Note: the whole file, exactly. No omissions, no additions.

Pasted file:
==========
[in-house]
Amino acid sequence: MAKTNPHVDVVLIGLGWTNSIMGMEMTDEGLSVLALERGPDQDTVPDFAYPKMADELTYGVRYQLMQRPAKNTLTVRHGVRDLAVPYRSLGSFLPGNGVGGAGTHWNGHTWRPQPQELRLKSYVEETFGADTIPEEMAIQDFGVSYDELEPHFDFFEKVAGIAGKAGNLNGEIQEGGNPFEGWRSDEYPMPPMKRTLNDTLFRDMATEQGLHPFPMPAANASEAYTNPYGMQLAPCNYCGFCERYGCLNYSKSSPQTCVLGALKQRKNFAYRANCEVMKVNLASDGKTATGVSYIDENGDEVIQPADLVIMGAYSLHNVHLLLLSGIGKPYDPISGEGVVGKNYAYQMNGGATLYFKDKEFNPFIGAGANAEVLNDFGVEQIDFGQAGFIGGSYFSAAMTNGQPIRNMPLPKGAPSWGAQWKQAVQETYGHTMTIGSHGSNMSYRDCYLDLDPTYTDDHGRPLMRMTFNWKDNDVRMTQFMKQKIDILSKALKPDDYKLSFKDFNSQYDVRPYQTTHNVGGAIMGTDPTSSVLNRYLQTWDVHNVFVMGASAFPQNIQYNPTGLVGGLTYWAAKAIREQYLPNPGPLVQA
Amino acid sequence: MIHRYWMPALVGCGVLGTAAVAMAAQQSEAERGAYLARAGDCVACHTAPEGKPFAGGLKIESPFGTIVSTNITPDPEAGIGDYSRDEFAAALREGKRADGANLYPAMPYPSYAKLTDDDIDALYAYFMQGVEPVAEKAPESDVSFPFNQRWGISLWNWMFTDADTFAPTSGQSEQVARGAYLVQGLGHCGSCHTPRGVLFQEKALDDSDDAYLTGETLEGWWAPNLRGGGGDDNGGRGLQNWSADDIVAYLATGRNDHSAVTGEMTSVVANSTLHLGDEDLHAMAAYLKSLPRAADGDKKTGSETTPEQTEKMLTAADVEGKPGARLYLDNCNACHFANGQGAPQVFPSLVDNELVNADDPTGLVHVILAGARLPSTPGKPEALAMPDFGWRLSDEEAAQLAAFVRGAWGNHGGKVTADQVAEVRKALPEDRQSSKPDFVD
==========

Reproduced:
[in-house]
Amino acid sequence: MAKTNPHVDVVLIGLGWTNSIMGMEMTDEGLSVLALERGPDQDTVPDFAYPKMADELTYGVRYQLMQRPAKNTLTVRHGVRDLAVPYRSLGSFLPGNGVGGAGTHWNGHTWRPQPQELRLKSYVEETFGADTIPEEMAIQDFGVSYDELEPHFDFFEKVAGIAGKAGNLNGEIQEGGNPFEGWRSDEYPMPPMKRTLNDTLFRDMATEQGLHPFPMPAANASEAYTNPYGMQLAPCNYCGFCERYGCLNYSKSSPQTCVLGALKQRKNFAYRANCEVMKVNLASDGKTATGVSYIDENGDEVIQPADLVIMGAYSLHNVHLLLLSGIGKPYDPISGEGVVGKNYAYQMNGGATLYFKDKEFNPFIGAGANAEVLNDFGVEQIDFGQAGFIGGSYFSAAMTNGQPIRNMPLPKGAPSWGAQWKQAVQETYGHTMTIGSHGSNMSYRDCYLDLDPTYTDDHGRPLMRMTFNWKDNDVRMTQFMKQKIDILSKALKPDDYKLSFKDFNSQYDVRPYQTTHNVGGAIMGTDPTSSVLNRYLQTWDVHNVFVMGASAFPQNIQYNPTGLVGGLTYWAAKAIREQYLPNPGPLVQA
Amino acid sequence: MIHRYWMPALVGCGVLGTAAVAMAAQQSEAERGAYLARAGDCVACHTAPEGKPFAGGLKIESPFGTIVSTNITPDPEAGIGDYSRDEFAAALREGKRADGANLYPAMPYPSYAKLTDDDIDALYAYFMQGVEPVAEKAPESDVSFPFNQRWGISLWNWMFTDADTFAPTSGQSEQVARGAYLVQGLGHCGSCHTPRGVLFQEKALDDSDDAYLTGETLEGWWAPNLRGGGGDDNGGRGLQNWSADDIVAYLATGRNDHSAVTGEMTSVVANSTLHLGDEDLHAMAAYLKSLPRAADGDKKTGSETTPEQTEKMLTAADVEGKPGARLYLDNCNACHFANGQGAPQVFPSLVDNELVNADDPTGLVHVILAGARLPSTPGKPEALAMPDFGWRLSDEEAAQLAAFVRGAWGNHGGKVTADQVAEVRKALPEDRQSSKPDFVD